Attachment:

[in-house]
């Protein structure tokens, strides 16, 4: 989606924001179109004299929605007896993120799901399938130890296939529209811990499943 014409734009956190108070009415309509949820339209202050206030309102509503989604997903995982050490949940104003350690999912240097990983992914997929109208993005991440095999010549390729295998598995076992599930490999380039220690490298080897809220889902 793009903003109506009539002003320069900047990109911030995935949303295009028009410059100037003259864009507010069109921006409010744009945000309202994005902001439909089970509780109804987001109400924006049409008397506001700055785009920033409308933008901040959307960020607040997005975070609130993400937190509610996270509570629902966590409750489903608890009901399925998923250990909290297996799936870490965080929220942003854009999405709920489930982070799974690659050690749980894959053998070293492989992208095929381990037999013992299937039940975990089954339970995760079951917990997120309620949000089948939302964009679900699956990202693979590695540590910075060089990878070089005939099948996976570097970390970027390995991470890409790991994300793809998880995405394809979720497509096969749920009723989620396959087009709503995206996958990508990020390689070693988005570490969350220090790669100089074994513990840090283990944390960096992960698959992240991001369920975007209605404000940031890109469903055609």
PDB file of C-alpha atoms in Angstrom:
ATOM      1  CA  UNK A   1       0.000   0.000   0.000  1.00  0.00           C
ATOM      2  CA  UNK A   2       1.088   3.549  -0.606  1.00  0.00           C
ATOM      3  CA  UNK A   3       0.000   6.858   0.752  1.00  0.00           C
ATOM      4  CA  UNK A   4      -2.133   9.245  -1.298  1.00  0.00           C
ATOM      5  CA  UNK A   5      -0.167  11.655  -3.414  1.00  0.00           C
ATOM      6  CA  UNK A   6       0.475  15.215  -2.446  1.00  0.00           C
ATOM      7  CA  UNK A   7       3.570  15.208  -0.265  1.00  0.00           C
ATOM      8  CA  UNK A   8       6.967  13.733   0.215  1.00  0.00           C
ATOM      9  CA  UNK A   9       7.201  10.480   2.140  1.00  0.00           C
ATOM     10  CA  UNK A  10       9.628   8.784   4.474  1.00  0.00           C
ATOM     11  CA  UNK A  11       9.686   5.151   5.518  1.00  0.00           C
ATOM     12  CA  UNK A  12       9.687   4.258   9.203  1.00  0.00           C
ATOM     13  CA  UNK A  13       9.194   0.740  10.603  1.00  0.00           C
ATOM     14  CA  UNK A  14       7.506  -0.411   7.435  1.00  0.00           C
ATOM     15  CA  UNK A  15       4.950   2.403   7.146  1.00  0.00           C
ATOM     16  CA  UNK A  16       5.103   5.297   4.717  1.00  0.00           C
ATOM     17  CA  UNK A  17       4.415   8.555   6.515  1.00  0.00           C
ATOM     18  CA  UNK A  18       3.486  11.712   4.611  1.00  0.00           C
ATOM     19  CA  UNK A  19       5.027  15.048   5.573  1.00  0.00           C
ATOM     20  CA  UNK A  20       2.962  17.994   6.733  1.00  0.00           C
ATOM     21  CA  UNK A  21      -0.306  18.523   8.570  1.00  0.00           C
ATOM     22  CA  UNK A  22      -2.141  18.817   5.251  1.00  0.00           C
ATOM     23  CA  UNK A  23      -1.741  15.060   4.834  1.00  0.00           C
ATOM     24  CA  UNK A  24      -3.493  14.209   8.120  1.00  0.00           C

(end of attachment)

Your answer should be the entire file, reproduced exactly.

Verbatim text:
[in-house]
């Protein structure tokens, strides 16, 4: 989606924001179109004299929605007896993120799901399938130890296939529209811990499943 014409734009956190108070009415309509949820339209202050206030309102509503989604997903995982050490949940104003350690999912240097990983992914997929109208993005991440095999010549390729295998598995076992599930490999380039220690490298080897809220889902 793009903003109506009539002003320069900047990109911030995935949303295009028009410059100037003259864009507010069109921006409010744009945000309202994005902001439909089970509780109804987001109400924006049409008397506001700055785009920033409308933008901040959307960020607040997005975070609130993400937190509610996270509570629902966590409750489903608890009901399925998923250990909290297996799936870490965080929220942003854009999405709920489930982070799974690659050690749980894959053998070293492989992208095929381990037999013992299937039940975990089954339970995760079951917990997120309620949000089948939302964009679900699956990202693979590695540590910075060089990878070089005939099948996976570097970390970027390995991470890409790991994300793809998880995405394809979720497509096969749920009723989620396959087009709503995206996958990508990020390689070693988005570490969350220090790669100089074994513990840090283990944390960096992960698959992240991001369920975007209605404000940031890109469903055609």
PDB file of C-alpha atoms in Angstrom:
ATOM      1  CA  UNK A   1       0.000   0.000   0.000  1.00  0.00           C
ATOM      2  CA  UNK A   2       1.088   3.549  -0.606  1.00  0.00           C
ATOM      3  CA  UNK A   3       0.000   6.858   0.752  1.00  0.00           C
ATOM      4  CA  UNK A   4      -2.133   9.245  -1.298  1.00  0.00           C
ATOM      5  CA  UNK A   5      -0.167  11.655  -3.414  1.00  0.00           C
ATOM      6  CA  UNK A   6       0.475  15.215  -2.446  1.00  0.00           C
ATOM      7  CA  UNK A   7       3.570  15.208  -0.265  1.00  0.00           C
ATOM      8  CA  UNK A   8       6.967  13.733   0.215  1.00  0.00           C
ATOM      9  CA  UNK A   9       7.201  10.480   2.140  1.00  0.00           C
ATOM     10  CA  UNK A  10       9.628   8.784   4.474  1.00  0.00           C
ATOM     11  CA  UNK A  11       9.686   5.151   5.518  1.00  0.00           C
ATOM     12  CA  UNK A  12       9.687   4.258   9.203  1.00  0.00           C
ATOM     13  CA  UNK A  13       9.194   0.740  10.603  1.00  0.00           C
ATOM     14  CA  UNK A  14       7.506  -0.411   7.435  1.00  0.00           C
ATOM     15  CA  UNK A  15       4.950   2.403   7.146  1.00  0.00           C
ATOM     16  CA  UNK A  16       5.103   5.297   4.717  1.00  0.00           C
ATOM     17  CA  UNK A  17       4.415   8.555   6.515  1.00  0.00           C
ATOM     18  CA  UNK A  18       3.486  11.712   4.611  1.00  0.00           C
ATOM     19  CA  UNK A  19       5.027  15.048   5.573  1.00  0.00           C
ATOM     20  CA  UNK A  20       2.962  17.994   6.733  1.00  0.00           C
ATOM     21  CA  UNK A  21      -0.306  18.523   8.570  1.00  0.00           C
ATOM     22  CA  UNK A  22      -2.141  18.817   5.251  1.00  0.00           C
ATOM     23  CA  UNK A  23      -1.741  15.060   4.834  1.00  0.00           C
ATOM     24  CA  UNK A  24      -3.493  14.209   8.120  1.00  0.00           C